Dungeness - 0530-0800hrs - warm, dry, sunny, se 2 - Managed to haul myself out of bed for an early seawatch at the point. From the hide, together with TG and SG for the first hour and a half, we had a large feeding party of upwards 300 Common and 100 Sandwich Terns coming and going from the Patch and beyond, some of which moved through. Also up-Channel a steady trickle of seabirds: 11 Gannet, 10 auk sp, 4 Kittiwake, 9 Oystercatcher, 45 Common Scoter, 12 Shoveler, 30 Dunlin, 4 Little Terns and best of all a stunning close, light phase Arctic Skua.
Moving down to the concrete road with SG to join MH and almost immediately a light phase Pomarine Skua powered through trailing an impressive set of `spoons`; what fabulous birds they are, I don`t think I`ll ever tire of watching this `prince of seabirds`, and personally it was the latest Pom (20th May) I`ve seen at Dungeness after nine consecutive springs of seawatching.
However, the excitement did not end there, whilst watching two Harbour Porpoises and a Grey Seal just offshore news came through from DW back at the hide of a small pod of White-beaked Dolphins near the Patch, a species of cetacean that is increasingly being seen in the English Channel by local fishermen. By the time we`d yomped along the foreshore to the hide all that could be seen was a couple of views of breaching animals, which were noticeably larger than porpoises.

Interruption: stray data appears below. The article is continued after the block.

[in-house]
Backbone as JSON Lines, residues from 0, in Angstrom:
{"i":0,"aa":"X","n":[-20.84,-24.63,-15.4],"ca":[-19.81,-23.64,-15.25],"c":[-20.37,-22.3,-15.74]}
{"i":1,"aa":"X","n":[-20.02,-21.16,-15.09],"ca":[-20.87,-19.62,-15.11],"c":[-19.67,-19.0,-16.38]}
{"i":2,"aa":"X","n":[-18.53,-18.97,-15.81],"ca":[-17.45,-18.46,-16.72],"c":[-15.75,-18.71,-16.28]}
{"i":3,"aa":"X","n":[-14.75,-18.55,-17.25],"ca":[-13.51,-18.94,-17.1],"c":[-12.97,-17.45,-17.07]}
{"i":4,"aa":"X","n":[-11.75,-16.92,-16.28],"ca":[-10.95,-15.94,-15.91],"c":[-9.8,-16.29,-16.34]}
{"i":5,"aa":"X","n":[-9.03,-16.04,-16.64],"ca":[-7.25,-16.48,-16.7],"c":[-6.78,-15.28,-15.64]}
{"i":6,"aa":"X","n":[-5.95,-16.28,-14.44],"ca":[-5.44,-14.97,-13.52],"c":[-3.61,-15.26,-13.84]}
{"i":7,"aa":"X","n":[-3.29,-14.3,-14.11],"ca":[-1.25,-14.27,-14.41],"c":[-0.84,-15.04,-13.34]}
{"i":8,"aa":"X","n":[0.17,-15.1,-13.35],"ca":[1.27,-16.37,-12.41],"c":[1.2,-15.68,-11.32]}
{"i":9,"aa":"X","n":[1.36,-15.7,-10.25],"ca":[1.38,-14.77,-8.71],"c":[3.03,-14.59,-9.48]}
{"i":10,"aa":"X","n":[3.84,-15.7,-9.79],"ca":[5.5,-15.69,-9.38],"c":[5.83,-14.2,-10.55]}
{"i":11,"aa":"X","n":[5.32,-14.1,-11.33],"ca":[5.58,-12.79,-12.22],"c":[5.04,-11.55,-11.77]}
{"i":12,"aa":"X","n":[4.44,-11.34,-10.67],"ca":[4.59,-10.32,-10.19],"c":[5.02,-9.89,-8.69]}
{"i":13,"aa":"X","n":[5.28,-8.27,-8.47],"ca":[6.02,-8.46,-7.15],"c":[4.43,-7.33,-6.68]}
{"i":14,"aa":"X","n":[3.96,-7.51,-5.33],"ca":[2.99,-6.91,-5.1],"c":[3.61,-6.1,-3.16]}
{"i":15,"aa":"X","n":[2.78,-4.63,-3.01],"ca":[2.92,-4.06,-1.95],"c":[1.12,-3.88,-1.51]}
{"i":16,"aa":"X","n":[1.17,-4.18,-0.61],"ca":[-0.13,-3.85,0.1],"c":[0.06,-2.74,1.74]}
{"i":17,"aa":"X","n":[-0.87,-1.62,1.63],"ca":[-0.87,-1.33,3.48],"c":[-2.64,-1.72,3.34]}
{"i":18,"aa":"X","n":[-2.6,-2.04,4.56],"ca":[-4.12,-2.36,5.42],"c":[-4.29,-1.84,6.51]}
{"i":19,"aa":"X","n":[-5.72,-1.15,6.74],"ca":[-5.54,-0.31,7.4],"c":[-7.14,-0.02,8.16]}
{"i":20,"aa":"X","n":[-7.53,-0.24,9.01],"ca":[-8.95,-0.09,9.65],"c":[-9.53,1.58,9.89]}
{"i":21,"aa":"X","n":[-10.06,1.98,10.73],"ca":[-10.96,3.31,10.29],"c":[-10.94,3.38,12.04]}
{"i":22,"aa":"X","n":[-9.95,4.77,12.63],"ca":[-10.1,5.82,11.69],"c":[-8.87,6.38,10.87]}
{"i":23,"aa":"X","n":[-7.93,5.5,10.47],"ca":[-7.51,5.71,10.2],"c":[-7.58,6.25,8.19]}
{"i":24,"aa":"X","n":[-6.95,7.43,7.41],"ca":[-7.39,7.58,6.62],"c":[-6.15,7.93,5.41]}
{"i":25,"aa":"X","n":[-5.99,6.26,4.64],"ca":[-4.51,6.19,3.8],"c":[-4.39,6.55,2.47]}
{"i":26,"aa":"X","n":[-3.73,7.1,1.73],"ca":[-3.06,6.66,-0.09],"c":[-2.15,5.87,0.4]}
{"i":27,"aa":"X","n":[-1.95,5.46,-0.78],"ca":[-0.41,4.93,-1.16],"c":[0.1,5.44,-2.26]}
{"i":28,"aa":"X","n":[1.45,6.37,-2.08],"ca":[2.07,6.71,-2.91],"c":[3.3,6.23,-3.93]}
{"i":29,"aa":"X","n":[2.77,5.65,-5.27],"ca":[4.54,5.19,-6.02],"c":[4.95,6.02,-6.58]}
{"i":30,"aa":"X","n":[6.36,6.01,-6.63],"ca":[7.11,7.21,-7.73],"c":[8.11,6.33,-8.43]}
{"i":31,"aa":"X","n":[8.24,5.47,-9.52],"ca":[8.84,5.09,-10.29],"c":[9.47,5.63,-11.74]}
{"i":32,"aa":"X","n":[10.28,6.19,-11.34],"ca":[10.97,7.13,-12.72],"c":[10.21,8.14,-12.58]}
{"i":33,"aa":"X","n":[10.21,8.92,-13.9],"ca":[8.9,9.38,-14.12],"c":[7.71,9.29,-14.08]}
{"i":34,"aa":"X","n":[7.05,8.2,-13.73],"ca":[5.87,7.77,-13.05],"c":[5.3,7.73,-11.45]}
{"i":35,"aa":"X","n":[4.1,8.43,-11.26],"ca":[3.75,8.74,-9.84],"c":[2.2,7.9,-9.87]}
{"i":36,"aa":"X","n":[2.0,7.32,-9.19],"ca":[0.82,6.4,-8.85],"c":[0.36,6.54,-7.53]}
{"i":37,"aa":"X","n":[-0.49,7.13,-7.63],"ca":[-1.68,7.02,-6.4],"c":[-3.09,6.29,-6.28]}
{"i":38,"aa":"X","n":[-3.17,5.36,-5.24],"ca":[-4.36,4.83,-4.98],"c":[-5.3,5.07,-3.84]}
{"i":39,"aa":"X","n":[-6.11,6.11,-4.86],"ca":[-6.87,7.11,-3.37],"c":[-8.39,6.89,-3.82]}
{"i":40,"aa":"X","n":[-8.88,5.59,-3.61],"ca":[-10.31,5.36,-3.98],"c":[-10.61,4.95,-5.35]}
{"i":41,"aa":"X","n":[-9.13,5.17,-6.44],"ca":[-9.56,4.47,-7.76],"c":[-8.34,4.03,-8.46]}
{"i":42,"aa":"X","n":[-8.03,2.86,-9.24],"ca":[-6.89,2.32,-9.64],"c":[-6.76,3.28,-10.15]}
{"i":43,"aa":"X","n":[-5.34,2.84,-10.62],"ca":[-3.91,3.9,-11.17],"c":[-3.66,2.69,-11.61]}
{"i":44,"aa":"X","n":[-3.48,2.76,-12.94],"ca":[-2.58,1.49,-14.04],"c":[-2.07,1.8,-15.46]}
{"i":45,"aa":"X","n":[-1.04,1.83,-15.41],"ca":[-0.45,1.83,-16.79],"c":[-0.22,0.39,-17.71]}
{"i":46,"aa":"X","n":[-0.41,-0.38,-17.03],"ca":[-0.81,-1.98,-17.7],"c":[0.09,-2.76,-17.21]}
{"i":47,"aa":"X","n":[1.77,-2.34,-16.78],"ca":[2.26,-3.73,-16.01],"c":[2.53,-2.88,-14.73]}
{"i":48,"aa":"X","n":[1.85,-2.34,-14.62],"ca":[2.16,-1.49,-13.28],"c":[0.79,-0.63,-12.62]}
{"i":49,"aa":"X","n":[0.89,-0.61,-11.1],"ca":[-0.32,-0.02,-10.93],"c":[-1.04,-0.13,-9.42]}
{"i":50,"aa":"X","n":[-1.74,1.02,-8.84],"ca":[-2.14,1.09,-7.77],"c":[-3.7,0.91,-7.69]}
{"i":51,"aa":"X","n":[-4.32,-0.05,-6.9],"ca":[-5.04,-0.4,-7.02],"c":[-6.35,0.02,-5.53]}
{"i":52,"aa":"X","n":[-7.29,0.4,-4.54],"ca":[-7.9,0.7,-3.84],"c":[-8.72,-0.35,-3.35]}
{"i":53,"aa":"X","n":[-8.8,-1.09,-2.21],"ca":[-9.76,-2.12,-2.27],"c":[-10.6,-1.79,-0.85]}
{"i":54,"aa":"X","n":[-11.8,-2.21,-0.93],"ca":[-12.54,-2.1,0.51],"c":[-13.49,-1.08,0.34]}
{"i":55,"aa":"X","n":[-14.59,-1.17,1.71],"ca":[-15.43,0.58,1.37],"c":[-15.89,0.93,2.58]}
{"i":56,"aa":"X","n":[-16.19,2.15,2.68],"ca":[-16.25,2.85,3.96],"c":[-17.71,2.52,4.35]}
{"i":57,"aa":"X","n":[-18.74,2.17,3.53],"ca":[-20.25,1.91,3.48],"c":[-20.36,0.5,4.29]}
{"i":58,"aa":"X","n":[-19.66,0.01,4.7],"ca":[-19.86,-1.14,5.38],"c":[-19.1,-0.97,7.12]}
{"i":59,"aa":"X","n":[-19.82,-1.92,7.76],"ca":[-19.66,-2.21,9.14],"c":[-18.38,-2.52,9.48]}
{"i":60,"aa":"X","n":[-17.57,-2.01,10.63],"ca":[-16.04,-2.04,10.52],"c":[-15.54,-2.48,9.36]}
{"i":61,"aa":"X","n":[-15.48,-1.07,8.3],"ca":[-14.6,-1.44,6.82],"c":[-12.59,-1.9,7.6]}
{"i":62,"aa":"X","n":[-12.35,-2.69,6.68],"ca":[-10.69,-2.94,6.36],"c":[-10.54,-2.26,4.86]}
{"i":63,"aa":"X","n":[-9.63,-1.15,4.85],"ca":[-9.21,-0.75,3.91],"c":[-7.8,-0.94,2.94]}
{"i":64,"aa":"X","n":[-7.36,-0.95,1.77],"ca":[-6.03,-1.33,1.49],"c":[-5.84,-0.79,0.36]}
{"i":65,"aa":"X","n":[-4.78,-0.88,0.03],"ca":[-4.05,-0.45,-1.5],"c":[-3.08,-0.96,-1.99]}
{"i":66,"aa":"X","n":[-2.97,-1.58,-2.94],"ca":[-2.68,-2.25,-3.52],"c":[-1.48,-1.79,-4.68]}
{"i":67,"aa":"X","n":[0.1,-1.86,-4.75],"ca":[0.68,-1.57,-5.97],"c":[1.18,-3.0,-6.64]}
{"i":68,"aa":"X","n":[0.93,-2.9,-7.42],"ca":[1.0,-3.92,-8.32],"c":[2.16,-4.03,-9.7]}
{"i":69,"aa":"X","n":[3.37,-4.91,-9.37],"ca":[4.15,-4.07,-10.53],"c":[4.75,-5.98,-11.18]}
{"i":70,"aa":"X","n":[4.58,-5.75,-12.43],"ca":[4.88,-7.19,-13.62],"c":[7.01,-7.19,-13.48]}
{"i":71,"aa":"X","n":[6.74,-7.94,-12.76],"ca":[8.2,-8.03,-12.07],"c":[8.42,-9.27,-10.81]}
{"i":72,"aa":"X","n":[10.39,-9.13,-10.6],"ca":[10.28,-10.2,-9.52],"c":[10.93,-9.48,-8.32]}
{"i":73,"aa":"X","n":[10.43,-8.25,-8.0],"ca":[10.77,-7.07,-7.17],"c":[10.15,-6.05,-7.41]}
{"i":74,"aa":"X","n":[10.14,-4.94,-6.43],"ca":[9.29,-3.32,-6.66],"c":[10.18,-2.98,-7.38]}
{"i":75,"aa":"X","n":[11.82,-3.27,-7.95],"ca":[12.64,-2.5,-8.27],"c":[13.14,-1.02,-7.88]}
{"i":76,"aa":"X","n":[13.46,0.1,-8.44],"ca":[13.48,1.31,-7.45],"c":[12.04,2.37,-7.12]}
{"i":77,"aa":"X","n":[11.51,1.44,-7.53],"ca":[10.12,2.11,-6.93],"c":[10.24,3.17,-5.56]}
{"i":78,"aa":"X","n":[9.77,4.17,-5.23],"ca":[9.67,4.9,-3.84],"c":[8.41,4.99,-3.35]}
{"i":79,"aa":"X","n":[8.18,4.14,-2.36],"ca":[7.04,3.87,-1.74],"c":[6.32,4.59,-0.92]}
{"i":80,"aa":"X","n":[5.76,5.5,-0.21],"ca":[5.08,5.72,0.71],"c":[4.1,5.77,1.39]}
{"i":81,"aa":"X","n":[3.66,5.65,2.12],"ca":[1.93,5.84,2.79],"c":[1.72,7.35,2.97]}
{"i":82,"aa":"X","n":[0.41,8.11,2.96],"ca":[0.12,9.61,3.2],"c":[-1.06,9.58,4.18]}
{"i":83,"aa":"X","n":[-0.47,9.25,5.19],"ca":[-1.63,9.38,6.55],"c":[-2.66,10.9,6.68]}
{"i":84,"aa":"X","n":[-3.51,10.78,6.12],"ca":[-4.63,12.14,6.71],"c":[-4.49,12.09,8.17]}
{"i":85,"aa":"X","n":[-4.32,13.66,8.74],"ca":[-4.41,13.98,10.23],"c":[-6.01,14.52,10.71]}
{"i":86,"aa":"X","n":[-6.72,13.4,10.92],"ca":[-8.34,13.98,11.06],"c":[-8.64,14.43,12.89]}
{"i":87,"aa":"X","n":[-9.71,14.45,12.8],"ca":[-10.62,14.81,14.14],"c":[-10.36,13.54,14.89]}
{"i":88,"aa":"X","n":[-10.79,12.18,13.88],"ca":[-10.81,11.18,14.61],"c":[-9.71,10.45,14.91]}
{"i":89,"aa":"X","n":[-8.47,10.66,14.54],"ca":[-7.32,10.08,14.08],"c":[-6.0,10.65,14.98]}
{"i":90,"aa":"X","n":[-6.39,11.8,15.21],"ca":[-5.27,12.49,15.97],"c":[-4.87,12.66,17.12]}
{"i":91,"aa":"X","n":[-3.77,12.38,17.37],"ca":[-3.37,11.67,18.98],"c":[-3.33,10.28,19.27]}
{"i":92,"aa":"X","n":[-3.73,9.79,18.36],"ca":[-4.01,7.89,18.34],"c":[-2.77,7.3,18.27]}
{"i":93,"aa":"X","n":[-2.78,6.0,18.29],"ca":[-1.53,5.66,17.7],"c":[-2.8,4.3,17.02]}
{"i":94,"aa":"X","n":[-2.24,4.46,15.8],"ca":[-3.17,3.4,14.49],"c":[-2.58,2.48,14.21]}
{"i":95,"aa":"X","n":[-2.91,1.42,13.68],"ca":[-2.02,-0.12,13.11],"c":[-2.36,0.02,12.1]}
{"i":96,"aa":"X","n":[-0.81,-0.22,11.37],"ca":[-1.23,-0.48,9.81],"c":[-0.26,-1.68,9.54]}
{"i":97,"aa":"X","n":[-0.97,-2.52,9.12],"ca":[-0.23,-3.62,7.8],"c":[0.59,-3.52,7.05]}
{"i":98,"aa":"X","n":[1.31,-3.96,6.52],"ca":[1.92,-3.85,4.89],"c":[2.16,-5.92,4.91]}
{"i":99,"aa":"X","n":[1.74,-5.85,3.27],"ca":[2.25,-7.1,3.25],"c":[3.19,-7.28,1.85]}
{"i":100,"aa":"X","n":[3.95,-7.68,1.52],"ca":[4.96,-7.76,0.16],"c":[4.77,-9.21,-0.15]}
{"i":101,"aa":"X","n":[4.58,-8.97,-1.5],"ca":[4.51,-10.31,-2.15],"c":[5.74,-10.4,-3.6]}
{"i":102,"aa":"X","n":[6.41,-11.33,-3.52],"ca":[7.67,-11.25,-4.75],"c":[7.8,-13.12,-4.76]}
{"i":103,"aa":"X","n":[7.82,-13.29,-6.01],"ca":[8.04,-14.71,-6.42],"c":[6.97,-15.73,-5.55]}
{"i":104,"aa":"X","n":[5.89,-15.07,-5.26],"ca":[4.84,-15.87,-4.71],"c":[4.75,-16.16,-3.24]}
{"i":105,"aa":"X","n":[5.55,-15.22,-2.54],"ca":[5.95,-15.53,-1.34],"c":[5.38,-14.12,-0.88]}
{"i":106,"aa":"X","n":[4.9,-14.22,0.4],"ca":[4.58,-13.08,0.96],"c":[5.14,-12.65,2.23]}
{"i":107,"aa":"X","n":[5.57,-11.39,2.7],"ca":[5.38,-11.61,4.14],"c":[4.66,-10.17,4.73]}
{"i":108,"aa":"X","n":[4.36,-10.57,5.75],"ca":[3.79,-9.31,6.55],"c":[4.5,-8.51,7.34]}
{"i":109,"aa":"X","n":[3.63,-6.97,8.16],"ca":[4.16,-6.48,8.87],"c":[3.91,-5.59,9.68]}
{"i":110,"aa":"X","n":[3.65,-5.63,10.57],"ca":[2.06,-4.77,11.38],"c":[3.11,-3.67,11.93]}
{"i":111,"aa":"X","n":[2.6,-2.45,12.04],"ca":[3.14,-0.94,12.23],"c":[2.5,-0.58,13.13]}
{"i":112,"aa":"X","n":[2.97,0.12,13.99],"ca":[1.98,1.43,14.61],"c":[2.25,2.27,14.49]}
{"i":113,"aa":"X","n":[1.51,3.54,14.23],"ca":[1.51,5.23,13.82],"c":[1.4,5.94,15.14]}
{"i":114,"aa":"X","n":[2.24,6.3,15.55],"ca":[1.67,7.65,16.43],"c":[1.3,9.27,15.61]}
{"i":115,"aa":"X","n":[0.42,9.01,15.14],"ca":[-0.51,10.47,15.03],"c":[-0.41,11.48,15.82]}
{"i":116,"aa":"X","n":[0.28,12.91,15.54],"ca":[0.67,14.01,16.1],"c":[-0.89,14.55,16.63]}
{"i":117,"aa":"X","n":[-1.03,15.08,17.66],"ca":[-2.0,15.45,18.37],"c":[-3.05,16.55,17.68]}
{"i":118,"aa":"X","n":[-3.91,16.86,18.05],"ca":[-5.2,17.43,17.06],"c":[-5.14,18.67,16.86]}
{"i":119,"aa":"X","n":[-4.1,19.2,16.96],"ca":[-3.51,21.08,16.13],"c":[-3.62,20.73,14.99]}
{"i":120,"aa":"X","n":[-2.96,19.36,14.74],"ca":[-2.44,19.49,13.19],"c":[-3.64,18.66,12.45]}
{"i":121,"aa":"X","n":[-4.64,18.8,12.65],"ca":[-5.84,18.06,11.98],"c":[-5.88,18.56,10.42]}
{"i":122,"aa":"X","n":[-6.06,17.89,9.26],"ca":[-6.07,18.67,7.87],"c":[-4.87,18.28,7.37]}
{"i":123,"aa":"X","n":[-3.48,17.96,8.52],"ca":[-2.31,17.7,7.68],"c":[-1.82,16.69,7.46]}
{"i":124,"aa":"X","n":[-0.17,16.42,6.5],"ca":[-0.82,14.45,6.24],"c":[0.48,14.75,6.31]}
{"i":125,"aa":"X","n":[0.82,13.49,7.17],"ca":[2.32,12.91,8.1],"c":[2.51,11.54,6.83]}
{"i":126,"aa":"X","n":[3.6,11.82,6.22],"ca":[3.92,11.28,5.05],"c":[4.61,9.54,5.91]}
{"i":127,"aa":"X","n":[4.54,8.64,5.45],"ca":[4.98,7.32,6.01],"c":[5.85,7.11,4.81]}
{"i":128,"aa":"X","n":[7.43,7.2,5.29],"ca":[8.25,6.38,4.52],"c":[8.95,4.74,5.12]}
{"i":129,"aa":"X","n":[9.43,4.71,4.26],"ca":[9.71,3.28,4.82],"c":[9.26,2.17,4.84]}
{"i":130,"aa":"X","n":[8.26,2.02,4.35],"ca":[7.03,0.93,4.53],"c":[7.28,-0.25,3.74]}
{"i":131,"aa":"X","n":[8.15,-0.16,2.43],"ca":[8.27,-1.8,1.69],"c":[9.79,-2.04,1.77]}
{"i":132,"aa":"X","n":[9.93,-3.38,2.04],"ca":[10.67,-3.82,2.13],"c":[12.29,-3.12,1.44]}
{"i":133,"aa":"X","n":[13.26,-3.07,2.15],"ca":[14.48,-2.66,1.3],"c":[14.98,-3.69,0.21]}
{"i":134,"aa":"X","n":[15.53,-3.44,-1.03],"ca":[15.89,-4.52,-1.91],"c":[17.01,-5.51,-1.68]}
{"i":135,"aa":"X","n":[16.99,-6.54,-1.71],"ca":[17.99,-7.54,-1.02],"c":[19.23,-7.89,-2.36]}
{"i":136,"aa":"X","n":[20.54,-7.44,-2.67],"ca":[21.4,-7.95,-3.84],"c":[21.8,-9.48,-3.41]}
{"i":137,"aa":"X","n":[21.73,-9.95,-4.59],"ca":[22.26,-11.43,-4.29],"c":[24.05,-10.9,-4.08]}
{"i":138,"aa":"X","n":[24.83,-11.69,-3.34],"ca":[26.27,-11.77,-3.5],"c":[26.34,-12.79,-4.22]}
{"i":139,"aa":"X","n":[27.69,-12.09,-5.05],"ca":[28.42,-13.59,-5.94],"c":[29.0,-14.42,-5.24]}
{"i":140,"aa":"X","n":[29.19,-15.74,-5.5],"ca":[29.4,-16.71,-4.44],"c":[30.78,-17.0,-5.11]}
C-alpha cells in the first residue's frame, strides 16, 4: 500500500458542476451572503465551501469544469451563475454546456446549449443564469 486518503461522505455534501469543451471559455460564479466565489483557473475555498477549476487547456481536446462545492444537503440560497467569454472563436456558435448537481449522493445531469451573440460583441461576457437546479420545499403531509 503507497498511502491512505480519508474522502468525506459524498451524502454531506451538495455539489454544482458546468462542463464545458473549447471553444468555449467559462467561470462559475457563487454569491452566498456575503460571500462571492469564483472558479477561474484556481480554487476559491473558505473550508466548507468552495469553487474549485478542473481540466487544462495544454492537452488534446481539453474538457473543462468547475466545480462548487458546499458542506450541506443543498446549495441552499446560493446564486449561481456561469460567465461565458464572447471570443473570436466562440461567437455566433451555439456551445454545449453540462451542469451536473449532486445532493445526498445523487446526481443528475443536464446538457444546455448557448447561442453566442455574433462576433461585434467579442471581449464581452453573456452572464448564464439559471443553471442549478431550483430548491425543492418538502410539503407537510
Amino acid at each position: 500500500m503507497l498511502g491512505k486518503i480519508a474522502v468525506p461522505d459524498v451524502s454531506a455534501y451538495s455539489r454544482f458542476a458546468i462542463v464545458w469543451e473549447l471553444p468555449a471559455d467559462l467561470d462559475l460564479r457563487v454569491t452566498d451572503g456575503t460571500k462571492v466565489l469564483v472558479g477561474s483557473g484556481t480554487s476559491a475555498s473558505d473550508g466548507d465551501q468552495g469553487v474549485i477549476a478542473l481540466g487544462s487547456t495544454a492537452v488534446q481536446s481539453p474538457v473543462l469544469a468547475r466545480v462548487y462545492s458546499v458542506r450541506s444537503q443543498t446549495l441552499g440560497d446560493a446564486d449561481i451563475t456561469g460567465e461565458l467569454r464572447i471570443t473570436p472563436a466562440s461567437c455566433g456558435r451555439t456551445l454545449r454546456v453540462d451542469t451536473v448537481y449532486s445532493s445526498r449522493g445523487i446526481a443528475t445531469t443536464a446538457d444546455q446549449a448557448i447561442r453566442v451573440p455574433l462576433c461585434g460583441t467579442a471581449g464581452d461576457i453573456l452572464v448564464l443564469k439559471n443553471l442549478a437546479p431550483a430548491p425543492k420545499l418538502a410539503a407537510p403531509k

Elsewhere, the usual singing Black Redstart, Wheatear, Whitethroat, Mipit and Skylark.
Lade - Back home after breakfast I checked the moth trap which held the first decent catch of the spring with some 50 moths of 15 species, several new for the year including Toadflax Brocade, Blood-vein and White-point. Two Med Gulls flew over calling as we did a circuit of the local patch where ten spikes of Southern Marsh Orchid were counted; last year there was over 50. Plenty of common butterflies and damsels were on the wing in the warm sunshine along the main track beside south lake.
Cutting back along the beach and a flock of 40 odd waders comprised 35 Tundra Ringed Plovers, tundrae, in a tight flock along with several Sanderlings and Dunlins; the plovers were noticeably slimmer and darker than the local birds, hiaticula, of which there were several nearby.
Dungeness - 1600hrs - Back at the seawatch hide for a dolphin scan drew a blank, with just the expected terns, gulls, scoters and Gannets coming and going offshore.